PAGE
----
It’s June 1st 2020 and if you live on planet Earth, you’re being affected by the current global pandemic known as COVID-19.
Whether you’re in lock-down or not, governments and health organizations around the world are encouraging social distancing practices to keep the virus at bay until it can be treated. That means staying at least 2 metres / 6 feet away from one another.
But it seems, based on the numbers, that the virus hasn’t stopped yet. Why is that? Because even though we are trying to social distance, there are 3 crucial habits we engage in that are keeping social distancing from working at maximum capacity. And even if you’re watching this and the pandemic has ended, learning to recognize then break these 3 habits can still help minimize your chances of getting sick.
1) Touching objects of interest
Have you ever felt the urge to touch an object as you walked by it? That could be clothes at the store or maybe objects at a museum.
Through trying to research for this video I realized there are a few different reasons why you might feel an urge to touch something. What it usually boils down to is people having a need to feel satisfied. Think about walking through the mall, you see something that piques your interest and it’s likely you’ll want to feel the fabric and pick it up and look at it from all angles. That’s because if we suspect something to be pleasurable we will do something to confirm that suspicion. And when the suspicion is confirmed, a dopaminergic effect results in a part of the basal ganglia called the caudate nucleus.
Think about what a habit is — it a stimulus-response activity also known as an if this, then that activity. The “response” in the case of habit is always an expected dopaminergic effect.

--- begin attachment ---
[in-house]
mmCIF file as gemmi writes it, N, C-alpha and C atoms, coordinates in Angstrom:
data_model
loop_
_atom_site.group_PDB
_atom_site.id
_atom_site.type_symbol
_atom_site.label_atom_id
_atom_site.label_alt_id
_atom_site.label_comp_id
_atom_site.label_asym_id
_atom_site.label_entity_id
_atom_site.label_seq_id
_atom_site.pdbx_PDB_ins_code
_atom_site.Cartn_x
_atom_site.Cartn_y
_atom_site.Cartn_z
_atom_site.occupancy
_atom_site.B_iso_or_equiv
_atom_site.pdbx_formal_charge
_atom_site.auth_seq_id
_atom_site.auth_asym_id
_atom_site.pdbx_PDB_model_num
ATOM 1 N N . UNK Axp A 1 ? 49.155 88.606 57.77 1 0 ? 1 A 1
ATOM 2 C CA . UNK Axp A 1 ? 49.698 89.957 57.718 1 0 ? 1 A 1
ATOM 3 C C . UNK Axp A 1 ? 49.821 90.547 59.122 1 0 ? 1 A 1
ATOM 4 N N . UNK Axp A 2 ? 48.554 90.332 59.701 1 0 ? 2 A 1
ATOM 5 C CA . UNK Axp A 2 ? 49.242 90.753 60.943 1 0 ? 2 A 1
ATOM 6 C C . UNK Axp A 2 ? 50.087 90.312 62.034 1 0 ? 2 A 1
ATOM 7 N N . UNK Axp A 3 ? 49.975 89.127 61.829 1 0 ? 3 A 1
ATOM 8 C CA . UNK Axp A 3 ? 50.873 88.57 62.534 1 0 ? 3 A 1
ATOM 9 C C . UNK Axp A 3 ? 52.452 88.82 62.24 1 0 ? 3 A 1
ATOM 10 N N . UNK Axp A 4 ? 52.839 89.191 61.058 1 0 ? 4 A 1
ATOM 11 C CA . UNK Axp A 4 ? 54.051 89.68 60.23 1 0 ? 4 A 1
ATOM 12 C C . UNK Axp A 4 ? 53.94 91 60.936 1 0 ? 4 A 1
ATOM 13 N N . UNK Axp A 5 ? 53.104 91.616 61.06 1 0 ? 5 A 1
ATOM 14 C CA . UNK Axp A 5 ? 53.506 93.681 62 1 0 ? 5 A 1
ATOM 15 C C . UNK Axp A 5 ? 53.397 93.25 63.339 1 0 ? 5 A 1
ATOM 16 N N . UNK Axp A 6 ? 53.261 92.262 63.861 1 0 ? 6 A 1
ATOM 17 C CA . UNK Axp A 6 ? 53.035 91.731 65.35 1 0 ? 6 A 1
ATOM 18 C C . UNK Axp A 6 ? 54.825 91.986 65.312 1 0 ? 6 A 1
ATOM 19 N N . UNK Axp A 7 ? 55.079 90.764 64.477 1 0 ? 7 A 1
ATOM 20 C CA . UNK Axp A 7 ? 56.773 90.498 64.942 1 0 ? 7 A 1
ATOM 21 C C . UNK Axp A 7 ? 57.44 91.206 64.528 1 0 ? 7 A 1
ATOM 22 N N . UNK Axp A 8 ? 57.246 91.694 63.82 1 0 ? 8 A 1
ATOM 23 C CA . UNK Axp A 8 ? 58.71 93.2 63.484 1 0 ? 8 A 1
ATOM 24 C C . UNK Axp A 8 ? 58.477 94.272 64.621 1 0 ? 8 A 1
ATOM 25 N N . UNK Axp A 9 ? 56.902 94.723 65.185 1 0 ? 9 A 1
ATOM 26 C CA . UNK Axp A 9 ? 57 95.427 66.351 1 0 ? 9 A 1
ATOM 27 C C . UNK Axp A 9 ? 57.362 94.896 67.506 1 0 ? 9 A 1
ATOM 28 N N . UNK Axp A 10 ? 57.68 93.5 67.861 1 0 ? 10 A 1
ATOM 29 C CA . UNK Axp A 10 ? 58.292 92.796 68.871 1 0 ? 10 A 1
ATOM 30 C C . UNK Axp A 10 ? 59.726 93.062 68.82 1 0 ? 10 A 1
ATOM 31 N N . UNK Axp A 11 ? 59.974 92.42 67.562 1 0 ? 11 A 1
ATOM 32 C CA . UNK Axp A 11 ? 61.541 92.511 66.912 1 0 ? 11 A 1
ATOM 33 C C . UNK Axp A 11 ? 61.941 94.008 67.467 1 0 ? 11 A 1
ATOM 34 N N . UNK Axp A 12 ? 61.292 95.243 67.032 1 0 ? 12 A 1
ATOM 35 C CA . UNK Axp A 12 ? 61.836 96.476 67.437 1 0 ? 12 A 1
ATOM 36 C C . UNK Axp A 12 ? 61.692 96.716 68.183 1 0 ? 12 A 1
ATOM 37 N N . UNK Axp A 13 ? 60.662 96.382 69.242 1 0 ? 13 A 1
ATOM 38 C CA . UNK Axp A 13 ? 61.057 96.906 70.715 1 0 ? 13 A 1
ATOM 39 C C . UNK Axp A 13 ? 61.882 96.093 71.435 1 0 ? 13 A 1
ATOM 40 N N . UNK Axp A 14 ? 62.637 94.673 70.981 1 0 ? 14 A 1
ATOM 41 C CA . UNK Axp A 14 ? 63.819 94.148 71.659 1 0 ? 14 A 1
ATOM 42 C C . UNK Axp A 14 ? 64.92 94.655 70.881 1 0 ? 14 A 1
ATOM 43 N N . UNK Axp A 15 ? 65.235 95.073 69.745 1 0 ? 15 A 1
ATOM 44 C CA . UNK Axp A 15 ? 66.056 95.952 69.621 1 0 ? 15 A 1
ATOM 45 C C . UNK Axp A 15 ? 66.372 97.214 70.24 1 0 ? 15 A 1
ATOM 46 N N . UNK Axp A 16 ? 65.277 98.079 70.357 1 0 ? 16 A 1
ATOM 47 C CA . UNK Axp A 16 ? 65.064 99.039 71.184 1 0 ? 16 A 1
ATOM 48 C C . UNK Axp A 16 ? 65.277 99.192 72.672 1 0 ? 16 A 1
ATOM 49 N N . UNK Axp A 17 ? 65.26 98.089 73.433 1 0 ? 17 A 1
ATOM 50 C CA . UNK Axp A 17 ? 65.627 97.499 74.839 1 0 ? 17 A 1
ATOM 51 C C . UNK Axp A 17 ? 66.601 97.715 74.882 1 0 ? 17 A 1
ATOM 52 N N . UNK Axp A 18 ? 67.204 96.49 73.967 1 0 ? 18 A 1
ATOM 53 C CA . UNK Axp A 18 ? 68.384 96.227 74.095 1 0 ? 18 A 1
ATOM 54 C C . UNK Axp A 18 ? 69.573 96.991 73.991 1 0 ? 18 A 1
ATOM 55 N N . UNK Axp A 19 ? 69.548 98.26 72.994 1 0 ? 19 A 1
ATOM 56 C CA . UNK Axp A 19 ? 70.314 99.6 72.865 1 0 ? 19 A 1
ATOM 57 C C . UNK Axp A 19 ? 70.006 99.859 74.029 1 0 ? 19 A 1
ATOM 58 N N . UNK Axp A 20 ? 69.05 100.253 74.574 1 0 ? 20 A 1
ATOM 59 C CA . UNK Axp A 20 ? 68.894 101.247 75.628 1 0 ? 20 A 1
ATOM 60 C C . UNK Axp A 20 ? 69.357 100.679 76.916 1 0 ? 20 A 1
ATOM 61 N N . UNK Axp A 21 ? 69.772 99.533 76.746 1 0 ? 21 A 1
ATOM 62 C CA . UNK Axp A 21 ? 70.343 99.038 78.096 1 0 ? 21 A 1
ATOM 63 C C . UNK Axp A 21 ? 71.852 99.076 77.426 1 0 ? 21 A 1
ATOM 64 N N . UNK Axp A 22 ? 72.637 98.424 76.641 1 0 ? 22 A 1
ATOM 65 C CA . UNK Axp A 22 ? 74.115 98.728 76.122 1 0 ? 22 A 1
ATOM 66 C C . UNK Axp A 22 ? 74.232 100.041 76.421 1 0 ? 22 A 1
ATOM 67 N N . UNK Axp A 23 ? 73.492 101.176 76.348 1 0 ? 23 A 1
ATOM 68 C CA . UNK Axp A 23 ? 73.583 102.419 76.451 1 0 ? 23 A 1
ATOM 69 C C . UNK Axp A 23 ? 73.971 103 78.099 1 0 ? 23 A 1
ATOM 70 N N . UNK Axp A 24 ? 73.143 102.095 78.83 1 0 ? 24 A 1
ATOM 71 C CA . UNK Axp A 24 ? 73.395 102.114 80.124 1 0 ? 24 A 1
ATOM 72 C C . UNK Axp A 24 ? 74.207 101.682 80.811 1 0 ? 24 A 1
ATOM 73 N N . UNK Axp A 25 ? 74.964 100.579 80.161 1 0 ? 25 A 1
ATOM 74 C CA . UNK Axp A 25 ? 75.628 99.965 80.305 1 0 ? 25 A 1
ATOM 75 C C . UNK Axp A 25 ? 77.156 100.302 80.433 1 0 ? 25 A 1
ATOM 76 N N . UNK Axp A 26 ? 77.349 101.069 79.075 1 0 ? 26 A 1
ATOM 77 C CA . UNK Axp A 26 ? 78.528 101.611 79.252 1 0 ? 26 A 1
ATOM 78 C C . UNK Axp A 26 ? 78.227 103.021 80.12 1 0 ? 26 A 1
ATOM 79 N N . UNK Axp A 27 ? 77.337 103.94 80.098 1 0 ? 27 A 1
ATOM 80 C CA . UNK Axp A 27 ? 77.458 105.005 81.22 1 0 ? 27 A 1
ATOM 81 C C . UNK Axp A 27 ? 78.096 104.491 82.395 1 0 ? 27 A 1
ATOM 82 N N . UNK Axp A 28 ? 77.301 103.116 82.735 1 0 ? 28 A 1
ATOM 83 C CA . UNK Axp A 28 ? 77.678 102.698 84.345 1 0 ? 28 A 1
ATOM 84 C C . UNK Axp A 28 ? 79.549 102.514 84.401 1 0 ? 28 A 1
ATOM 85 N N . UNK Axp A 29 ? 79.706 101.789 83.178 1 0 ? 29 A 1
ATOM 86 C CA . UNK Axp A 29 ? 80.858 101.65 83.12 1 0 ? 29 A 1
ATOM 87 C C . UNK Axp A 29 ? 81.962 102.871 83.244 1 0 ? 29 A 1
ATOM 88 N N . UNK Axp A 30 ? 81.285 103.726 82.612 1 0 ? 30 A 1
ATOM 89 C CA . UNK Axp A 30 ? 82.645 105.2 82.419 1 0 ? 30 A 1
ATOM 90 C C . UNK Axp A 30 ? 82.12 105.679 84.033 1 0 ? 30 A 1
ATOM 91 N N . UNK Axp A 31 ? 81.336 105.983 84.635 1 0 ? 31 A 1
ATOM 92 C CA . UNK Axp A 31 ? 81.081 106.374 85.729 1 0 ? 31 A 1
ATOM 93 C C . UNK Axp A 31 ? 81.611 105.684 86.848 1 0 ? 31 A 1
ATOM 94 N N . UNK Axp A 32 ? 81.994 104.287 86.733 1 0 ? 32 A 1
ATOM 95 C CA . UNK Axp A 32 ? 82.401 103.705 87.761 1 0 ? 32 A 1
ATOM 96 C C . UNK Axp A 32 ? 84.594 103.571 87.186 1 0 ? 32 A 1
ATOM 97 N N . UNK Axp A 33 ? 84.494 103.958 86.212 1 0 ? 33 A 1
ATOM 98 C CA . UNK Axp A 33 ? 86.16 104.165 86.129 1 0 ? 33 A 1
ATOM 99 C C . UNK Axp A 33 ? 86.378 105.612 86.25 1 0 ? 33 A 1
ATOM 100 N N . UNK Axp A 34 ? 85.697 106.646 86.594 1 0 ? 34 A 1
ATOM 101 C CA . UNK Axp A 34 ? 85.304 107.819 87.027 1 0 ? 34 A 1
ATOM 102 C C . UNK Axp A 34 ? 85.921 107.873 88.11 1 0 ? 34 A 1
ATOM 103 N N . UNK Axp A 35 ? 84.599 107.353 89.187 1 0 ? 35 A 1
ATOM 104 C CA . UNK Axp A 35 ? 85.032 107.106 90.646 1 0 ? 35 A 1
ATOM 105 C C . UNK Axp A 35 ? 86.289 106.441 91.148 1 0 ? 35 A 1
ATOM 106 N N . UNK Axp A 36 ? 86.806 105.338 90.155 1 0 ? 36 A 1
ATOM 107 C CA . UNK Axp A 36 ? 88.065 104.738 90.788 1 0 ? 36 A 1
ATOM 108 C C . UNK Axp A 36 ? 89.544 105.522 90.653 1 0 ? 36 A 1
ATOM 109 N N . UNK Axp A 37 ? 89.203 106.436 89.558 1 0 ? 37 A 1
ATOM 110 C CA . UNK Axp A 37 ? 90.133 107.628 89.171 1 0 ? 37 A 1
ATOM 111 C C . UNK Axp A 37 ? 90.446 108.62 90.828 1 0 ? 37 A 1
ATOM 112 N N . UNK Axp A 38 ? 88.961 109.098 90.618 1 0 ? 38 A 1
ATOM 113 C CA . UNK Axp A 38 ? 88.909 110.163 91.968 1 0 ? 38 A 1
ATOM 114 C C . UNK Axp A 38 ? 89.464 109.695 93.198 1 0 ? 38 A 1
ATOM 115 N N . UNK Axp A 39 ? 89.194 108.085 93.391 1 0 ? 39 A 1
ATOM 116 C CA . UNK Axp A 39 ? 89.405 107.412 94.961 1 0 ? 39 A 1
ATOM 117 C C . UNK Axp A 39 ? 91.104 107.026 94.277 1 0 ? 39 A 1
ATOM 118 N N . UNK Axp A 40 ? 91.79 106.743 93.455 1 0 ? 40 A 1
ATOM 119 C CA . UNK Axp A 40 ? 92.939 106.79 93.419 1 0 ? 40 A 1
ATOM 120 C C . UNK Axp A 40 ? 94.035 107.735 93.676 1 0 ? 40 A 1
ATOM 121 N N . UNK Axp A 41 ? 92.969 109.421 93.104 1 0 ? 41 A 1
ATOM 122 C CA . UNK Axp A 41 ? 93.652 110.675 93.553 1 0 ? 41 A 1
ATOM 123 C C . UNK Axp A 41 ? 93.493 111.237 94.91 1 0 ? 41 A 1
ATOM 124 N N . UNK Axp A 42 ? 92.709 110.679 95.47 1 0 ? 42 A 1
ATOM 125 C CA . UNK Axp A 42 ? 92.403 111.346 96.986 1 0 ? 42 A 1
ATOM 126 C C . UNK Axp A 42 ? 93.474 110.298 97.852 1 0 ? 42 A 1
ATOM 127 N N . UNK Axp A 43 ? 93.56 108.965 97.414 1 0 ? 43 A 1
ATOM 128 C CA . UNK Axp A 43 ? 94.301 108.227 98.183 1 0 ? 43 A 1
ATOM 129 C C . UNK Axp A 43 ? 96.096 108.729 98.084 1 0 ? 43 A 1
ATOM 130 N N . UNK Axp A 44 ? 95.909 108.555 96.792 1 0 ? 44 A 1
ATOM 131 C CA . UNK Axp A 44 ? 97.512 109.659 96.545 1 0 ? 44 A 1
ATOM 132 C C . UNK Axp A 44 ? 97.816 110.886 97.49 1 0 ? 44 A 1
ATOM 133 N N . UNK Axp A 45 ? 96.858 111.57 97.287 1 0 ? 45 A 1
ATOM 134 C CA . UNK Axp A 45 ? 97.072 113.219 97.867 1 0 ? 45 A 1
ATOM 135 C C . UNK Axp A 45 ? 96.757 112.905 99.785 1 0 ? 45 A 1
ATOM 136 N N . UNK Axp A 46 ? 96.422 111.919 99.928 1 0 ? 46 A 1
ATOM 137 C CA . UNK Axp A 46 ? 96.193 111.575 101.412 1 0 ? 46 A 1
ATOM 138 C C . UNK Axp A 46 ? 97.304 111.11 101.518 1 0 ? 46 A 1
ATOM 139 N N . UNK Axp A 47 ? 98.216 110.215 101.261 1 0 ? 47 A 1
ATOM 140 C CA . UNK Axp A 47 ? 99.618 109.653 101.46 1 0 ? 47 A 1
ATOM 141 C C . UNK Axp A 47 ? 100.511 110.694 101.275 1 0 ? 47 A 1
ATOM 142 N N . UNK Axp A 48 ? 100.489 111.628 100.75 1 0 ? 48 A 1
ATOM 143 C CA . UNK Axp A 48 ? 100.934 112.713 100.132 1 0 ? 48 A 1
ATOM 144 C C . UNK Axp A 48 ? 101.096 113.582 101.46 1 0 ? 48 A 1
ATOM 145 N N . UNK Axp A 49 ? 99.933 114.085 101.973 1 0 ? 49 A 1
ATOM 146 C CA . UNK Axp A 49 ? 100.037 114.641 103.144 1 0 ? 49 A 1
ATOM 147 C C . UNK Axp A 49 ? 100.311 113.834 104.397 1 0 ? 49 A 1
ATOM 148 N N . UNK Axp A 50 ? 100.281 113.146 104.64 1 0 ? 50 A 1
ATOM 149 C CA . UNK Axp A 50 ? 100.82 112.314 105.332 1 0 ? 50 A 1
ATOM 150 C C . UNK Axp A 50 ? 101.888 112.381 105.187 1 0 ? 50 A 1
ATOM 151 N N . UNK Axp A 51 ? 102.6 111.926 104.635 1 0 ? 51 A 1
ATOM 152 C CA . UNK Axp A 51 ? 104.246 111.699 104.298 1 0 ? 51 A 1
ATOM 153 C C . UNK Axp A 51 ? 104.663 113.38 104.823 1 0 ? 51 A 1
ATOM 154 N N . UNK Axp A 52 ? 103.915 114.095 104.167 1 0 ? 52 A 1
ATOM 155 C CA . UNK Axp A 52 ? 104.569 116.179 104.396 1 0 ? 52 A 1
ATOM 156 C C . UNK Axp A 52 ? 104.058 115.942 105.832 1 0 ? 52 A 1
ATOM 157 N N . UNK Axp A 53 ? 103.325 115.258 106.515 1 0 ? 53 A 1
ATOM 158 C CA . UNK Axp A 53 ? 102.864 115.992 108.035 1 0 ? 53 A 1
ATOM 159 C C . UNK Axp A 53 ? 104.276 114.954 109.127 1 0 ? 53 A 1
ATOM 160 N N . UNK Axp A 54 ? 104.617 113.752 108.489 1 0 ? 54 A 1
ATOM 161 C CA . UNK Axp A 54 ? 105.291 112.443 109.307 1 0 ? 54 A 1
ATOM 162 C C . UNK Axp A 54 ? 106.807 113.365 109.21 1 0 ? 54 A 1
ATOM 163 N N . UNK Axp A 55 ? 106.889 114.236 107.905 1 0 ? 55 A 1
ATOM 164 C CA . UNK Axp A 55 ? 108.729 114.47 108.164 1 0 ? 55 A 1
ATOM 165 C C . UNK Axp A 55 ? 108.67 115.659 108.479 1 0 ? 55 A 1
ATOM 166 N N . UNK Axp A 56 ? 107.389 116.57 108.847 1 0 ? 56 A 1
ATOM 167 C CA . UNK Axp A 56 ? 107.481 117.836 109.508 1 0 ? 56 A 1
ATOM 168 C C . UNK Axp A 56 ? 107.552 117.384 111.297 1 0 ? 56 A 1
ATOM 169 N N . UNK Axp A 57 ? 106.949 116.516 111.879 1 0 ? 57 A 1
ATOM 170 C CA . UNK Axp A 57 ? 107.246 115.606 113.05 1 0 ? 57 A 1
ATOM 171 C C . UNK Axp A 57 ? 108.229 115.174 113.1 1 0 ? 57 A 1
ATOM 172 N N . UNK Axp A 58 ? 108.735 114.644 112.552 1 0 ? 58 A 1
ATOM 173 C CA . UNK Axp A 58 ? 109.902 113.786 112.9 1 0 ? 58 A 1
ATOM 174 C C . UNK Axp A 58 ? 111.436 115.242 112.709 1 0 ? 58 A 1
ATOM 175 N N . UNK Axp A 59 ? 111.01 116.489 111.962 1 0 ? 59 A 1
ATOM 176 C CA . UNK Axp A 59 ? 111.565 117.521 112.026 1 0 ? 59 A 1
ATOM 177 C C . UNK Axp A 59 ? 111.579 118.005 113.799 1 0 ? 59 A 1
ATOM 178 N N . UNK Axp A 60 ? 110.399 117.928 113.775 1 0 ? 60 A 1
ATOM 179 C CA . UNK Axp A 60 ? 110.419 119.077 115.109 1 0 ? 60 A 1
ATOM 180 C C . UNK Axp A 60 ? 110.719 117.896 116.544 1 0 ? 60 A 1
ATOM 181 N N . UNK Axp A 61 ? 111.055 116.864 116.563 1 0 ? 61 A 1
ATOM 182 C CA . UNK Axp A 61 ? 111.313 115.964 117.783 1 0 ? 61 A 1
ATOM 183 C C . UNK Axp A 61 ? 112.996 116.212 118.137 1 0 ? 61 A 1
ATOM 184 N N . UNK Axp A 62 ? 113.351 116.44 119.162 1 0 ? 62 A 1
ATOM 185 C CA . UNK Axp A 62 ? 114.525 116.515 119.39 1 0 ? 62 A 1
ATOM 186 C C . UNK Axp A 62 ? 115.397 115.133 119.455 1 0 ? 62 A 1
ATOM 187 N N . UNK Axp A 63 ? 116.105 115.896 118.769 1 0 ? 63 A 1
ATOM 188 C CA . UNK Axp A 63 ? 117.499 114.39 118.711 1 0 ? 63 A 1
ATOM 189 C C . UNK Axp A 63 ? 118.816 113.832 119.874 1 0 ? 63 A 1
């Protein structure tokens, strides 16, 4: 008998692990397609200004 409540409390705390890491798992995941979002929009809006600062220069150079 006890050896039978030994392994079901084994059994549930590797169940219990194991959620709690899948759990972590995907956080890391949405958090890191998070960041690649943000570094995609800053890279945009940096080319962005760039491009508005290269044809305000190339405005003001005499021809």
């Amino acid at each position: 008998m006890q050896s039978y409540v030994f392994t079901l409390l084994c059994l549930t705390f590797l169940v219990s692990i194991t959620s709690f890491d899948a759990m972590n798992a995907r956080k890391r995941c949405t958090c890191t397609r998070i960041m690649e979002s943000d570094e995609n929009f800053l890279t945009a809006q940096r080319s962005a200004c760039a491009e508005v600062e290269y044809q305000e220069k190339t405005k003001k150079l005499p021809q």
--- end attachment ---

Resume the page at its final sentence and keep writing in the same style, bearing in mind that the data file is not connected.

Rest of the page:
So when you see something that you expect to feel pleasurable, your brain wants to close that habit loop by touching that thing to confirm the expectation. I am going to go much deeper into the if this, then that effect of habit in an upcoming post so make sure you subscribe if you want to see that one.
Stores use this tactic to get people to buy more products. A study out of the University of Ohio shows that by touching something we gain a sense of ownership and these feelings can only take 30 seconds to arise. Think about that next time you go shopping.
So what do we do to stop that urge when there is a threat of covid-19?
Well you have to remember that bad habits are not broken through inaction, they are broken through acting differently. So my suggestion to you is to hold onto something that does feel good as you walk through the store. That could mean holding on to the inside of your pockets if they are soft or just putting a soft cotton ball or a soft piece of fabric in your pocket to hold onto.
You could also simply try keeping your hands clasped or holding onto a purse or bag with both hands.
2) Touching your face
I’m sure you’ve heard that humans touch their faces a ridiculous amounts of times per day. I actually found one study that showed humans touch their faces up to 23 times per hour.